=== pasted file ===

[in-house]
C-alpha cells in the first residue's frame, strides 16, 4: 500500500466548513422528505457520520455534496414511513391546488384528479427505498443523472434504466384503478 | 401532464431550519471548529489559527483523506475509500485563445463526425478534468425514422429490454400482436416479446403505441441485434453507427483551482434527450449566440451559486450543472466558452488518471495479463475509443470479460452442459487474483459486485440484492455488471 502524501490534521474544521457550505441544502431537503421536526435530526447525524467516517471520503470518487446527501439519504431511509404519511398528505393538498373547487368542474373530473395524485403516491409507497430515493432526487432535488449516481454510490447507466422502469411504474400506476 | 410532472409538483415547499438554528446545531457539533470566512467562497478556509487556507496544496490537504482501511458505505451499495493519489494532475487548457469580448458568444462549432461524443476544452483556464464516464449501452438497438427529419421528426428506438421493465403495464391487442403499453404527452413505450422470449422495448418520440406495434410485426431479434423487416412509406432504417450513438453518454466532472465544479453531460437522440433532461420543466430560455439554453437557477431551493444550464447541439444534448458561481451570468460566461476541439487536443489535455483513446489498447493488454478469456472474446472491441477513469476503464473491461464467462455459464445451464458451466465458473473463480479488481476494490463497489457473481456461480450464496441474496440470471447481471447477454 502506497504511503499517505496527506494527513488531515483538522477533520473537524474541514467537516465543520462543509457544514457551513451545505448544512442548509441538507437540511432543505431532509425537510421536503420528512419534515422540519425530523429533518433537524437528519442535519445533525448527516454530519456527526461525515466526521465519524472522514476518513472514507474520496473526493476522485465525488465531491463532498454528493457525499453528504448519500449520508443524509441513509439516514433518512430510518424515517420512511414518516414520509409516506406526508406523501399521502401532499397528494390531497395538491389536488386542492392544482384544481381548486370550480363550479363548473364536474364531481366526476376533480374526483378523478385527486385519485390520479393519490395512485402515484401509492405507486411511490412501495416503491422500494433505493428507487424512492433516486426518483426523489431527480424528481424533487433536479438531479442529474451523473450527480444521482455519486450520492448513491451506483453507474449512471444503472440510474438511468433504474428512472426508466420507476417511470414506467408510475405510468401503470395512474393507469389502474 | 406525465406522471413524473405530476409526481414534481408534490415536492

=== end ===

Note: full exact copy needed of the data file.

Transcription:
[in-house]
C-alpha cells in the first residue's frame, strides 16, 4: 500500500466548513422528505457520520455534496414511513391546488384528479427505498443523472434504466384503478 | 401532464431550519471548529489559527483523506475509500485563445463526425478534468425514422429490454400482436416479446403505441441485434453507427483551482434527450449566440451559486450543472466558452488518471495479463475509443470479460452442459487474483459486485440484492455488471 502524501490534521474544521457550505441544502431537503421536526435530526447525524467516517471520503470518487446527501439519504431511509404519511398528505393538498373547487368542474373530473395524485403516491409507497430515493432526487432535488449516481454510490447507466422502469411504474400506476 | 410532472409538483415547499438554528446545531457539533470566512467562497478556509487556507496544496490537504482501511458505505451499495493519489494532475487548457469580448458568444462549432461524443476544452483556464464516464449501452438497438427529419421528426428506438421493465403495464391487442403499453404527452413505450422470449422495448418520440406495434410485426431479434423487416412509406432504417450513438453518454466532472465544479453531460437522440433532461420543466430560455439554453437557477431551493444550464447541439444534448458561481451570468460566461476541439487536443489535455483513446489498447493488454478469456472474446472491441477513469476503464473491461464467462455459464445451464458451466465458473473463480479488481476494490463497489457473481456461480450464496441474496440470471447481471447477454 502506497504511503499517505496527506494527513488531515483538522477533520473537524474541514467537516465543520462543509457544514457551513451545505448544512442548509441538507437540511432543505431532509425537510421536503420528512419534515422540519425530523429533518433537524437528519442535519445533525448527516454530519456527526461525515466526521465519524472522514476518513472514507474520496473526493476522485465525488465531491463532498454528493457525499453528504448519500449520508443524509441513509439516514433518512430510518424515517420512511414518516414520509409516506406526508406523501399521502401532499397528494390531497395538491389536488386542492392544482384544481381548486370550480363550479363548473364536474364531481366526476376533480374526483378523478385527486385519485390520479393519490395512485402515484401509492405507486411511490412501495416503491422500494433505493428507487424512492433516486426518483426523489431527480424528481424533487433536479438531479442529474451523473450527480444521482455519486450520492448513491451506483453507474449512471444503472440510474438511468433504474428512472426508466420507476417511470414506467408510475405510468401503470395512474393507469389502474 | 406525465406522471413524473405530476409526481414534481408534490415536492